Beer 101: Water

I know. Water sounds boring. It’s, well… it’s just water, right? But, let’s face it – beer is over 90% water! It’s the main ingredient by volume. So starting with clean, quality water is crucial for a good final product. The profile of the water used affects the pH of the beer, which influences how the flavors of the beer are expressed on the palate. The right minerals can make a beer more flavorful, while the wrong additives can create off flavors.

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Photo by learn.kegerator.com

The water needed for brewing should be free from chlorine and other chemicals, but does need to contain certain minerals. If the water is of a good drinking quality, it’s probably good for brewing – unless it’s distilled! Distilled water contains none of those minerals that are needed for the yeast to ferment properly. Tap water generally meets these requirements but, if it contains chlorine, it will need to be boiled to remove that. Chloramine, which some municipalities use in their water, cannot be boiled out of the water, however.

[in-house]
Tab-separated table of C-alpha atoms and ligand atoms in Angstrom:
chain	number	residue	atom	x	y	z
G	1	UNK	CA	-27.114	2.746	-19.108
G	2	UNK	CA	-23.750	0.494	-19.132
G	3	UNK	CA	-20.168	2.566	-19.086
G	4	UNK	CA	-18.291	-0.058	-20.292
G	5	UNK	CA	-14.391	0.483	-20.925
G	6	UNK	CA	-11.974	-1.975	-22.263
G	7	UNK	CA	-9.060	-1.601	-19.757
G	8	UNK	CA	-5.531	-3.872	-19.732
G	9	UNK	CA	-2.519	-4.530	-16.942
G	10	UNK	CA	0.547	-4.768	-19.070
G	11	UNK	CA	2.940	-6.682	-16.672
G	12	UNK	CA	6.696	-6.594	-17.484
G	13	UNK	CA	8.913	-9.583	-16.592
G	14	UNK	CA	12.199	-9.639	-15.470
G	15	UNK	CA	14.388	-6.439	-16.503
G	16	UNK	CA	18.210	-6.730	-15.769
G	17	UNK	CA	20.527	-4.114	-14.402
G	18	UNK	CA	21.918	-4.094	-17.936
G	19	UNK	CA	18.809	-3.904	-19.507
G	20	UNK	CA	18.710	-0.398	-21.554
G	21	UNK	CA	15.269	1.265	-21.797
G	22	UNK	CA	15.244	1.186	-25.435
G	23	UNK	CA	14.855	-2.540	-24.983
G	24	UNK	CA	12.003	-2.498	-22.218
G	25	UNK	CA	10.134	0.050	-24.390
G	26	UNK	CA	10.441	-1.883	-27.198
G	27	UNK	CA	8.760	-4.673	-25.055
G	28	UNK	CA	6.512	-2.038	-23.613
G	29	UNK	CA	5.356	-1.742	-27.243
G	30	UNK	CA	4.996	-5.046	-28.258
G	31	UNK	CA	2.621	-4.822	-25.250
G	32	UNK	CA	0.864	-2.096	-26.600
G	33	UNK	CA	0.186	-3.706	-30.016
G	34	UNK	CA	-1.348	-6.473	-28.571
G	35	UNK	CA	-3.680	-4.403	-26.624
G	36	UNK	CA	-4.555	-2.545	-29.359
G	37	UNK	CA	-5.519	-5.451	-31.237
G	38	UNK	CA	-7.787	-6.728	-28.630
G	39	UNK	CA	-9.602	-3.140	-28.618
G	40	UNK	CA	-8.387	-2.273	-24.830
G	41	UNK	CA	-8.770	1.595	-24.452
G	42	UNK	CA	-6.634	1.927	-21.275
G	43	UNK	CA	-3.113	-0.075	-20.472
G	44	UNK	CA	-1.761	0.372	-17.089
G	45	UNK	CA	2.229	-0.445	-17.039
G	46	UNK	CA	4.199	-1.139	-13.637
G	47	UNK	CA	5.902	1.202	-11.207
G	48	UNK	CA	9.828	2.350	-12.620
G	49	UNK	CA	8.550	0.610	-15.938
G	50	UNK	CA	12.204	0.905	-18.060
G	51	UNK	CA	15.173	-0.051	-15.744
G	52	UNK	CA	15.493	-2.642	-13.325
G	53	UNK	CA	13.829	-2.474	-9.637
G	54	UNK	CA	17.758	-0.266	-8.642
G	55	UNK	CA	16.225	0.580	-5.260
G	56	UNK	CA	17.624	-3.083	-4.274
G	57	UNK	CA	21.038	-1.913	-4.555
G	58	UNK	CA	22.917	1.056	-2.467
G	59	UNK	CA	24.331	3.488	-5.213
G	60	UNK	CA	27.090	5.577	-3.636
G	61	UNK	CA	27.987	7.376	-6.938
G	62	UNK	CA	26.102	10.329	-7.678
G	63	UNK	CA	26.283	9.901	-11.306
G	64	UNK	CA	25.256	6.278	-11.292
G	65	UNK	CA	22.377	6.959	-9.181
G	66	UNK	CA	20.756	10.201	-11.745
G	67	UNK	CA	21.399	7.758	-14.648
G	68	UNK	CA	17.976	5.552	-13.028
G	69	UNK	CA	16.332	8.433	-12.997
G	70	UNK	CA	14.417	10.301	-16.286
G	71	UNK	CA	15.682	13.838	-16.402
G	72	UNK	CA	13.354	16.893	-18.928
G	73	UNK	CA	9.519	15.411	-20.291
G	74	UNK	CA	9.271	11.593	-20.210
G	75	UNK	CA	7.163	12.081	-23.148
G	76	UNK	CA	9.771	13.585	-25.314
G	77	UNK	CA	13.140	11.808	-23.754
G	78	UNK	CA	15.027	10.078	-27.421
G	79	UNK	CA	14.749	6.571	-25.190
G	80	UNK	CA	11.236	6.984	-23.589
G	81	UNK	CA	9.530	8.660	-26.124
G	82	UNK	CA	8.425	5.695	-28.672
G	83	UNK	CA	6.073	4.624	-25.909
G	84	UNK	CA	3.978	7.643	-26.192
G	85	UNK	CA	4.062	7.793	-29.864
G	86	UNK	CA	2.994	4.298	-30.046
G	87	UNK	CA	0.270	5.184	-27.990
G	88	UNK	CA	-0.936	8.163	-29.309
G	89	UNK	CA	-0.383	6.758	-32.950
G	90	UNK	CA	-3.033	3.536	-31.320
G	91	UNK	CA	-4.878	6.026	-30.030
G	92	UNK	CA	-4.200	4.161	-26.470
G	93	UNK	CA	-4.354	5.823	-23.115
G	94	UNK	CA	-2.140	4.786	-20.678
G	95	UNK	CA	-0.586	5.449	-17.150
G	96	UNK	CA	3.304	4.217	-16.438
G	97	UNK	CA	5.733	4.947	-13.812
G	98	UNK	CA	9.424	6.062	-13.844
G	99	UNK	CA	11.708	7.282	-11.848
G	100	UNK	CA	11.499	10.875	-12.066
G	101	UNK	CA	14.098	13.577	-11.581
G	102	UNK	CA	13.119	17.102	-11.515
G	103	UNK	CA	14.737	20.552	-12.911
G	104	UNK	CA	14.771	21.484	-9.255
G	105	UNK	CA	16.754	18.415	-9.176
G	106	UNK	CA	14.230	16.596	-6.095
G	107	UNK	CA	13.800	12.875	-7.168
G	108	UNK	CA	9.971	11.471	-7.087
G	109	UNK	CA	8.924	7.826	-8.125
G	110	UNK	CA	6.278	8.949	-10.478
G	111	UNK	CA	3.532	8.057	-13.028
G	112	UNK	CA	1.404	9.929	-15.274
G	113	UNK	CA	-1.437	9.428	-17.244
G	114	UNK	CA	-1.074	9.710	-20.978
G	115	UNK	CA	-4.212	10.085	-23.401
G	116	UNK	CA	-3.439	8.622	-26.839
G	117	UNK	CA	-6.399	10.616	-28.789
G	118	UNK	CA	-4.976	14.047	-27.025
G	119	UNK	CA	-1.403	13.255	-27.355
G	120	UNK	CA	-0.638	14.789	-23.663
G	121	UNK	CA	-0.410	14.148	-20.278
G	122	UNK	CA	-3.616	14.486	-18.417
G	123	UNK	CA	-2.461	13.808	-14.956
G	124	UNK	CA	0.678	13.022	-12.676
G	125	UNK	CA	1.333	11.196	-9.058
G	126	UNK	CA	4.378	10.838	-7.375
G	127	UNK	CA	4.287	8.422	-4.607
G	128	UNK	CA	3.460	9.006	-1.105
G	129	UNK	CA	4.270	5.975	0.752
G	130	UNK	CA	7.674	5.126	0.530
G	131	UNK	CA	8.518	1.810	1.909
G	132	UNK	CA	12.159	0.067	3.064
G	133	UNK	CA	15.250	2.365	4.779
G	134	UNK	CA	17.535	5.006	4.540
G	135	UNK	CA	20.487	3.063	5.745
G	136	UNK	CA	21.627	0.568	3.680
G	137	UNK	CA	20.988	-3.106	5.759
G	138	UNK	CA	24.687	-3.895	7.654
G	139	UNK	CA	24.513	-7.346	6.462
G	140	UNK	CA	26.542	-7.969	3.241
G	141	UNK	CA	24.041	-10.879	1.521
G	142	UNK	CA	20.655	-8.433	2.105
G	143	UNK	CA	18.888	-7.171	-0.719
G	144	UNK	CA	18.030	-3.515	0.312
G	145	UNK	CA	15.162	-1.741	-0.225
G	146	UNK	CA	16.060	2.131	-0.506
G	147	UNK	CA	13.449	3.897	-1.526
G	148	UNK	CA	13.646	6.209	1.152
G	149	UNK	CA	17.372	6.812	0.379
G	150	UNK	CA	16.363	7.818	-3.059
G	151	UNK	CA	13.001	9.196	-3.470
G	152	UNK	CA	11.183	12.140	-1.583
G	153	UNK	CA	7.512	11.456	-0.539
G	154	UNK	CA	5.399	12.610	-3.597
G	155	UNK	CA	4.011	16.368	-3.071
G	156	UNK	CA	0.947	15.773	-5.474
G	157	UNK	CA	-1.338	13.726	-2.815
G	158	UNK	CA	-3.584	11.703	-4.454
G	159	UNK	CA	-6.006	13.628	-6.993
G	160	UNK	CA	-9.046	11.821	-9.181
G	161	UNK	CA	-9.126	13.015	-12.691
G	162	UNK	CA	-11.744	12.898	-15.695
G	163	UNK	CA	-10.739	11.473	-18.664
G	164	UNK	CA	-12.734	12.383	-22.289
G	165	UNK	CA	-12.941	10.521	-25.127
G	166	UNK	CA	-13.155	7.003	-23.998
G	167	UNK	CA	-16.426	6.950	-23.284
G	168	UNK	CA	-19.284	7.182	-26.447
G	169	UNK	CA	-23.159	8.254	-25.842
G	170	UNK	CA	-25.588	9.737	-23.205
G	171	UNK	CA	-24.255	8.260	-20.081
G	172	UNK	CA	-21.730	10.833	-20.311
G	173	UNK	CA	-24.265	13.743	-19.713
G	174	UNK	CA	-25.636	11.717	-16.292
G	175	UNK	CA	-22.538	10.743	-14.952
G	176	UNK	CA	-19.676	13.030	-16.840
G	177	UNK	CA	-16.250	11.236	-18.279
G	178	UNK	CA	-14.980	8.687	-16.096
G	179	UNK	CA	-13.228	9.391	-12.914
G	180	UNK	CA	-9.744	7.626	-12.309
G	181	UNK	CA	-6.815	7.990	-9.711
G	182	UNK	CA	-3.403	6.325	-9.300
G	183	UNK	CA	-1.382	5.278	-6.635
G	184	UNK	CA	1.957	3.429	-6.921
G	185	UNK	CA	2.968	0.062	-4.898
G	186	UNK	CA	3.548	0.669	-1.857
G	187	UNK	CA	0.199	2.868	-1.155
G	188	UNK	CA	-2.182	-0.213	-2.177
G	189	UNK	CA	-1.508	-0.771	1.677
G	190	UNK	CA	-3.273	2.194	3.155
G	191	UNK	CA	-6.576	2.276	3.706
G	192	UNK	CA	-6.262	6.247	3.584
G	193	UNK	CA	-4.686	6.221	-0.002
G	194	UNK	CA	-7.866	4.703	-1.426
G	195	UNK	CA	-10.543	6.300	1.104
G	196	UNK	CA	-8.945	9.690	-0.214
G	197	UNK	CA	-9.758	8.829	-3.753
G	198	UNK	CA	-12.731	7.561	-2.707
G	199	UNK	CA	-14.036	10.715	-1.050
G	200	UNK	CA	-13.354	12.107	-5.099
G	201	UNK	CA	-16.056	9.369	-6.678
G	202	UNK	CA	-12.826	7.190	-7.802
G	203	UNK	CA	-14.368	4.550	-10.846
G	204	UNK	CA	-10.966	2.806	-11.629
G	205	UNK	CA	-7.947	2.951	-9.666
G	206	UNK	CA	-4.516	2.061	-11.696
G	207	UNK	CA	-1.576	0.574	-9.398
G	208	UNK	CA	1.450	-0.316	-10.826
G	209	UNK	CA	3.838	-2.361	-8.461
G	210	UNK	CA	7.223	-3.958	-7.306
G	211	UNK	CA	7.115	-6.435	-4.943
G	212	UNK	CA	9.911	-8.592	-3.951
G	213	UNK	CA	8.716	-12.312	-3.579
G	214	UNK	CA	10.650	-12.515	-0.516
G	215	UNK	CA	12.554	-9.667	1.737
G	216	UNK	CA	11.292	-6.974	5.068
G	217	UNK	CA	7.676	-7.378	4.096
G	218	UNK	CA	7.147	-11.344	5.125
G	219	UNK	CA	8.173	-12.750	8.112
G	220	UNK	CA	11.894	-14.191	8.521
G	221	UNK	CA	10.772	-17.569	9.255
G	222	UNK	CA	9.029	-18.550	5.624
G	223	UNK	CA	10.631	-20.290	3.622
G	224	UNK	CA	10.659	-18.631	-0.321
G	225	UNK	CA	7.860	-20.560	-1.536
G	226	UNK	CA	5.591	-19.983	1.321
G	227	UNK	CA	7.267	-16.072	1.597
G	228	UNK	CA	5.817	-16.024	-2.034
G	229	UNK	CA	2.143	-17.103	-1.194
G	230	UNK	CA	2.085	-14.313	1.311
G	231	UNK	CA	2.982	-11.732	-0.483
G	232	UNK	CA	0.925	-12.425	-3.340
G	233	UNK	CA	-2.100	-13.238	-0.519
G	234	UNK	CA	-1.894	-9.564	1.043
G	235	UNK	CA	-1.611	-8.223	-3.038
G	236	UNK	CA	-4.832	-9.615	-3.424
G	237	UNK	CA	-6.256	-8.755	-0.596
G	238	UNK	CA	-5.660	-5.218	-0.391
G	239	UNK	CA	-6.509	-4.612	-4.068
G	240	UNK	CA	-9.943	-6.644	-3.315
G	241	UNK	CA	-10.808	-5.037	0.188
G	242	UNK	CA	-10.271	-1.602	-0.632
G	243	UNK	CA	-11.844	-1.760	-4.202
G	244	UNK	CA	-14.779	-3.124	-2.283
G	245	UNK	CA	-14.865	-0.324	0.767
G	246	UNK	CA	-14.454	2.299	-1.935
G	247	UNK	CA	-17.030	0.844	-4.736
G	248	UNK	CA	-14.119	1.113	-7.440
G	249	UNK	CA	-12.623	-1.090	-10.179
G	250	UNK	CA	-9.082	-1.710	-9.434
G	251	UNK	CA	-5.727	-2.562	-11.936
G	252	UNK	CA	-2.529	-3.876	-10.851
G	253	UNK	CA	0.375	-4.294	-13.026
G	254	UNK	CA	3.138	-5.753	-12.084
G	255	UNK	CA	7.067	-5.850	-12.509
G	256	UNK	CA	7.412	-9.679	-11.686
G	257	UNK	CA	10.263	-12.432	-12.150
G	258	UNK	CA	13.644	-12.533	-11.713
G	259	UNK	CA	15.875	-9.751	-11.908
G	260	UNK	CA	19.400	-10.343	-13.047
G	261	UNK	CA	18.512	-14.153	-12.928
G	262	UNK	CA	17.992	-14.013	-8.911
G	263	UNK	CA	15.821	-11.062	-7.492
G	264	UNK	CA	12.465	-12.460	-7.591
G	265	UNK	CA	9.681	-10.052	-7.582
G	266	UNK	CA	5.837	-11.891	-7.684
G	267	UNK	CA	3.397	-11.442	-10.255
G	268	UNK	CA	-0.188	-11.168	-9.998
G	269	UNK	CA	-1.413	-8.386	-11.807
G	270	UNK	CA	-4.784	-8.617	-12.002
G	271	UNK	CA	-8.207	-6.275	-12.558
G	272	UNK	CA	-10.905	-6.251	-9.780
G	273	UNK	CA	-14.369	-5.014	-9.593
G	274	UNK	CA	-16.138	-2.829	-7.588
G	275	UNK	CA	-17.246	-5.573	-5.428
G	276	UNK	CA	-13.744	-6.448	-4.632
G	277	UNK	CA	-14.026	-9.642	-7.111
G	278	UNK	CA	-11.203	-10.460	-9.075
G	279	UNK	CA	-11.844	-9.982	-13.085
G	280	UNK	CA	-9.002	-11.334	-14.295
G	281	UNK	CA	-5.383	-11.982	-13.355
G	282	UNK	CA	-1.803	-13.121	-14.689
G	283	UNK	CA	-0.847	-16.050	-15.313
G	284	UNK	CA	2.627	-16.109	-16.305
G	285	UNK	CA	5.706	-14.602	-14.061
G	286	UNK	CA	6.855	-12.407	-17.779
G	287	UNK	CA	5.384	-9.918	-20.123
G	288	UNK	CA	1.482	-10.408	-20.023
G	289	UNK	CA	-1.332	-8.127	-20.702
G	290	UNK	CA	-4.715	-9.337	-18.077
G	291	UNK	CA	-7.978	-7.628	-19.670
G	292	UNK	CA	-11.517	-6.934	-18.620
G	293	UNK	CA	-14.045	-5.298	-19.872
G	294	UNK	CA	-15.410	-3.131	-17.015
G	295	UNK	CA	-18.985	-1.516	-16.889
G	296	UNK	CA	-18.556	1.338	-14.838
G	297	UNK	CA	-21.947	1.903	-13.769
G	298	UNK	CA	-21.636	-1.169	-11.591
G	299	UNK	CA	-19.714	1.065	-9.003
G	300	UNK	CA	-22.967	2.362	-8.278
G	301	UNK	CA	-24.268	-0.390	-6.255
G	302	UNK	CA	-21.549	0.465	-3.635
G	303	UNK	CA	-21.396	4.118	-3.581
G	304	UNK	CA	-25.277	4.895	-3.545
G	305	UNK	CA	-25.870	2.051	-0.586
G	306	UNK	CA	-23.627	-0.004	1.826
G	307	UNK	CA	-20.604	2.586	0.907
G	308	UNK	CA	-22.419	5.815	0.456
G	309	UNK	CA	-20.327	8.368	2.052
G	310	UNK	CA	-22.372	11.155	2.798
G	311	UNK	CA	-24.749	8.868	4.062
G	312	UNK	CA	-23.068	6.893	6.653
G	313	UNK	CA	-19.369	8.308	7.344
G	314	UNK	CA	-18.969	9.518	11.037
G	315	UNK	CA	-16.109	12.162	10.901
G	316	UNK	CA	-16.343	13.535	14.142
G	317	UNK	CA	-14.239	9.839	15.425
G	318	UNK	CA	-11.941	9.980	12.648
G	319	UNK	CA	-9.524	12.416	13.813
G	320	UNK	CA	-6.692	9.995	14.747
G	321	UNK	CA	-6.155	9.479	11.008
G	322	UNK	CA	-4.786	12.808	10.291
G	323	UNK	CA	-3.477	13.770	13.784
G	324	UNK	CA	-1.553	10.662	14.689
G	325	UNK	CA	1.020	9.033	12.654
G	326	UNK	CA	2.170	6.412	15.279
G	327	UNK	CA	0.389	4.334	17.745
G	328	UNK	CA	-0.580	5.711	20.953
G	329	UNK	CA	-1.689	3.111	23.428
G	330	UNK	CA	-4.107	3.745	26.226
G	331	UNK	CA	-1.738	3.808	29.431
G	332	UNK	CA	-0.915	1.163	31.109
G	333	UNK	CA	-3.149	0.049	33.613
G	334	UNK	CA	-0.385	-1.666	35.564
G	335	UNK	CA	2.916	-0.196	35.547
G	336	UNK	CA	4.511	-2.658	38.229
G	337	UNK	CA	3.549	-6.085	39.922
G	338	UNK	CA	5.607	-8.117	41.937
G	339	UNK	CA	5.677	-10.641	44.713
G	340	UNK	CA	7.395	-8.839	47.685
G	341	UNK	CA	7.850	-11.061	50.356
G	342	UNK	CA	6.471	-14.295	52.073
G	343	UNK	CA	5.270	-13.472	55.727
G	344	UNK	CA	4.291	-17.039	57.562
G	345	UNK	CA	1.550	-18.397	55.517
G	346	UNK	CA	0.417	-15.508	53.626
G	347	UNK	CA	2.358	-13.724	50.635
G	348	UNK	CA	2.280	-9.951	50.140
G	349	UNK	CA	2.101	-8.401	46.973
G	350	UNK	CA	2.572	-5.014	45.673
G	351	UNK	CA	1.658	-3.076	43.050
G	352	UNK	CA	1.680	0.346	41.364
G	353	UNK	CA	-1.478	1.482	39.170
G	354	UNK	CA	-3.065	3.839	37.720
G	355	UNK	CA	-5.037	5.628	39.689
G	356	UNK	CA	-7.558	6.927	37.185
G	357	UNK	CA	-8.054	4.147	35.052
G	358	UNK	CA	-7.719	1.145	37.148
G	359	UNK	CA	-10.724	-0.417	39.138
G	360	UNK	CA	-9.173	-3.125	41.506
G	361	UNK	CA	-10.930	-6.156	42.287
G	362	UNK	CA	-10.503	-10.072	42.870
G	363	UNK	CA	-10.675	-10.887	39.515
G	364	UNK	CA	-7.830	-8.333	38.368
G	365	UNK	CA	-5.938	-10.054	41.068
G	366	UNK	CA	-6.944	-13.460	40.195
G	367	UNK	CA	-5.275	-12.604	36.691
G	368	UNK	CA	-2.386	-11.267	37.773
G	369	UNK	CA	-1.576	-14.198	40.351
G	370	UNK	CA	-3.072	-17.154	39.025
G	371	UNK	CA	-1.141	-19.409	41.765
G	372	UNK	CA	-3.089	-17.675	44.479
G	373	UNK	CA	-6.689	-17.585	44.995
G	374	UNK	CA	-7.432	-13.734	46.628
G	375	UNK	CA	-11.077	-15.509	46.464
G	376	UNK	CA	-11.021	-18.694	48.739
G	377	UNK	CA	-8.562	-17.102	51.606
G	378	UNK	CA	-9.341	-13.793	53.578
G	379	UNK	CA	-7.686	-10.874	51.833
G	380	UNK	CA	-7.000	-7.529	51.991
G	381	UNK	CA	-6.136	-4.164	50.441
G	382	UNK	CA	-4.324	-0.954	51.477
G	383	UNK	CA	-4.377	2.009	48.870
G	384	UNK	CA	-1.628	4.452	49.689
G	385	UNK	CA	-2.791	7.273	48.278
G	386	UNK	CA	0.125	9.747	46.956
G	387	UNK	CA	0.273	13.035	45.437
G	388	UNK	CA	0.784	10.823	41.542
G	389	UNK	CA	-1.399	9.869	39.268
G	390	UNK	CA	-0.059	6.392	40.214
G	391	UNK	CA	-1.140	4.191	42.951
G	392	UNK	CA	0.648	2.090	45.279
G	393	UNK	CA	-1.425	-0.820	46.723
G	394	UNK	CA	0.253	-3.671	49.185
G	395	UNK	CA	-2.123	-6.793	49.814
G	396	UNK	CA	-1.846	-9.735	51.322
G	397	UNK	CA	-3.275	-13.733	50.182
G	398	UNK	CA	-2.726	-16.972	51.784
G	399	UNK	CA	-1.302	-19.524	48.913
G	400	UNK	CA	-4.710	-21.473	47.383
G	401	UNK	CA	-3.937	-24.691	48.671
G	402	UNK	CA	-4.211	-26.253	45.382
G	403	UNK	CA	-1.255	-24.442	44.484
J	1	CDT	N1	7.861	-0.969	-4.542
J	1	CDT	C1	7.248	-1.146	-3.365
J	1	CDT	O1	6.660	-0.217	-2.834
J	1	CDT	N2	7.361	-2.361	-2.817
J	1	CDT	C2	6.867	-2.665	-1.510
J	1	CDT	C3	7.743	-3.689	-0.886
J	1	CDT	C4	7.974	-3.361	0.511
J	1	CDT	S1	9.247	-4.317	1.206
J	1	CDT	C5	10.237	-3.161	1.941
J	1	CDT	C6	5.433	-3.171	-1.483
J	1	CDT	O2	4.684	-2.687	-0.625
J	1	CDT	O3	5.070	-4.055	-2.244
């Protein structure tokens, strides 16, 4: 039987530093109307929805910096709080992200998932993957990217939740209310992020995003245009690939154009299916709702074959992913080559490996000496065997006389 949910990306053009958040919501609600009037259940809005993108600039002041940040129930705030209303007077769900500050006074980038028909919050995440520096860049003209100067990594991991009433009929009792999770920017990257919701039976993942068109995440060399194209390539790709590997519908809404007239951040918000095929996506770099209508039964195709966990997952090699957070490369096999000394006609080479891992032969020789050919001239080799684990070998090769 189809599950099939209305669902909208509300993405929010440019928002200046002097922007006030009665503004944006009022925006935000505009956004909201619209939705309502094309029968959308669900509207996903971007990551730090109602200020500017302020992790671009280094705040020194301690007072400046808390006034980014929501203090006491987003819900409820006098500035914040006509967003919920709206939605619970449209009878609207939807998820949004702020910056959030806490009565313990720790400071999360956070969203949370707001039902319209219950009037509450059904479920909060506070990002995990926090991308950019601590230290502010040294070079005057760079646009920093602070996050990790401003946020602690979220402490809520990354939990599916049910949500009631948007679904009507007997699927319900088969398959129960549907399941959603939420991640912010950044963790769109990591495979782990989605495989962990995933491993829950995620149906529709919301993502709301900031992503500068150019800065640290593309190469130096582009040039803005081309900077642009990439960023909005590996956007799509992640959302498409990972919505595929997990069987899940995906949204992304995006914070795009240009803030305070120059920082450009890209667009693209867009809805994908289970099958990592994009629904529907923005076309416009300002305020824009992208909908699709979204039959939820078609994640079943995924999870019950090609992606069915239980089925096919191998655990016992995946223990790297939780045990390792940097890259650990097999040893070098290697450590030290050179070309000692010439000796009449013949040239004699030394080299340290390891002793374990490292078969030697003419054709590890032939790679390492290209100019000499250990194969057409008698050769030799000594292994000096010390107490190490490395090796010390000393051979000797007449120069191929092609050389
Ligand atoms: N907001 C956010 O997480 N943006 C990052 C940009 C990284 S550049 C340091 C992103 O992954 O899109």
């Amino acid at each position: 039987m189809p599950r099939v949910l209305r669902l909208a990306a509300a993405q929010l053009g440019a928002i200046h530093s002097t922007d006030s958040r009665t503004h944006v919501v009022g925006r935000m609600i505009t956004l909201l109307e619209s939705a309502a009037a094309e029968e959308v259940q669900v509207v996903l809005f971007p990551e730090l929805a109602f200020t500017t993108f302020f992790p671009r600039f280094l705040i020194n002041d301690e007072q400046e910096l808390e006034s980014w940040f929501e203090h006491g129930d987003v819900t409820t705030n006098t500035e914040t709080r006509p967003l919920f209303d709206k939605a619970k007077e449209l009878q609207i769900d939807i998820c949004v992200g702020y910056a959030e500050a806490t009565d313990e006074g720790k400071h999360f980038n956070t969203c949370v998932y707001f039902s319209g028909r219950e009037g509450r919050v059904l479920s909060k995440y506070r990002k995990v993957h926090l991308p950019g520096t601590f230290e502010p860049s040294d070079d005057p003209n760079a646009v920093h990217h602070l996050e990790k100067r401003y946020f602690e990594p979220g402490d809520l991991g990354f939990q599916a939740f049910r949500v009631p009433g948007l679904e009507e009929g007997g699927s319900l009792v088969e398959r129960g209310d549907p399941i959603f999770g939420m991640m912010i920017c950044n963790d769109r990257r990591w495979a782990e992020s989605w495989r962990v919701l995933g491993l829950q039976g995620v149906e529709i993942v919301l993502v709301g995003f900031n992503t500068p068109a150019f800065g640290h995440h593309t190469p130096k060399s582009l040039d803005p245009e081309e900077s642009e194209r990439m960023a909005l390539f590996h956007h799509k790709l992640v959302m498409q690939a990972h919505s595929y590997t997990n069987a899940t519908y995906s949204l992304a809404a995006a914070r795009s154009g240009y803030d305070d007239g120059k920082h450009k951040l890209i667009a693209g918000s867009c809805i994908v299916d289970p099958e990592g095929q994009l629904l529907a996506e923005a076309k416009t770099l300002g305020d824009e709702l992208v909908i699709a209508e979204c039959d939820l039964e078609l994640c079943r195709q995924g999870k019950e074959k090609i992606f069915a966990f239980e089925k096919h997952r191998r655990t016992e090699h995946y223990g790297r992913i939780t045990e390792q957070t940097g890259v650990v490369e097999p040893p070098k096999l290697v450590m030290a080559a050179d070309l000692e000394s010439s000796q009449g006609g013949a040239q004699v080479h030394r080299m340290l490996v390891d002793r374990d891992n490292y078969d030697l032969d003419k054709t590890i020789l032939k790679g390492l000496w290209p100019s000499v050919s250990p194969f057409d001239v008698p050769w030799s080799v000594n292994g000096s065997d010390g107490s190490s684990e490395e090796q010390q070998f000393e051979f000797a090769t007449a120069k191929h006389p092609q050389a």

Hard water from the tap can make a difference; it’s better-suited for pale ales while soft water has often been used for stouts. Still, it is important to take water minerals into account. Hard water, which has higher levels of dissolved calcium and magnesium, has a different effect on the final product than soft water does.

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Photo by homebrewmanual.com

The minerals in water do affect the starch conversion in the mash phase of brewing, though not as much as the malts themselves do. A darker roasted grain can neutralize the higher pH in soft or alkaline water. An overly high pH level in the mash can cause undesirable flavors and sometimes makes beer taste lacking or somewhat dull.

Certain styles of beer – especially pilsners, British IPAs, and Irish stouts – were all heavily influenced by the kind of water available in the places in which they were first brewed. If you’re interested in recreating these beer styles, do your research; learnt only what kind of water was available to these brewers, but also how it was treated by the brewers before it was used. There’s always something new to learn from the masters!

 

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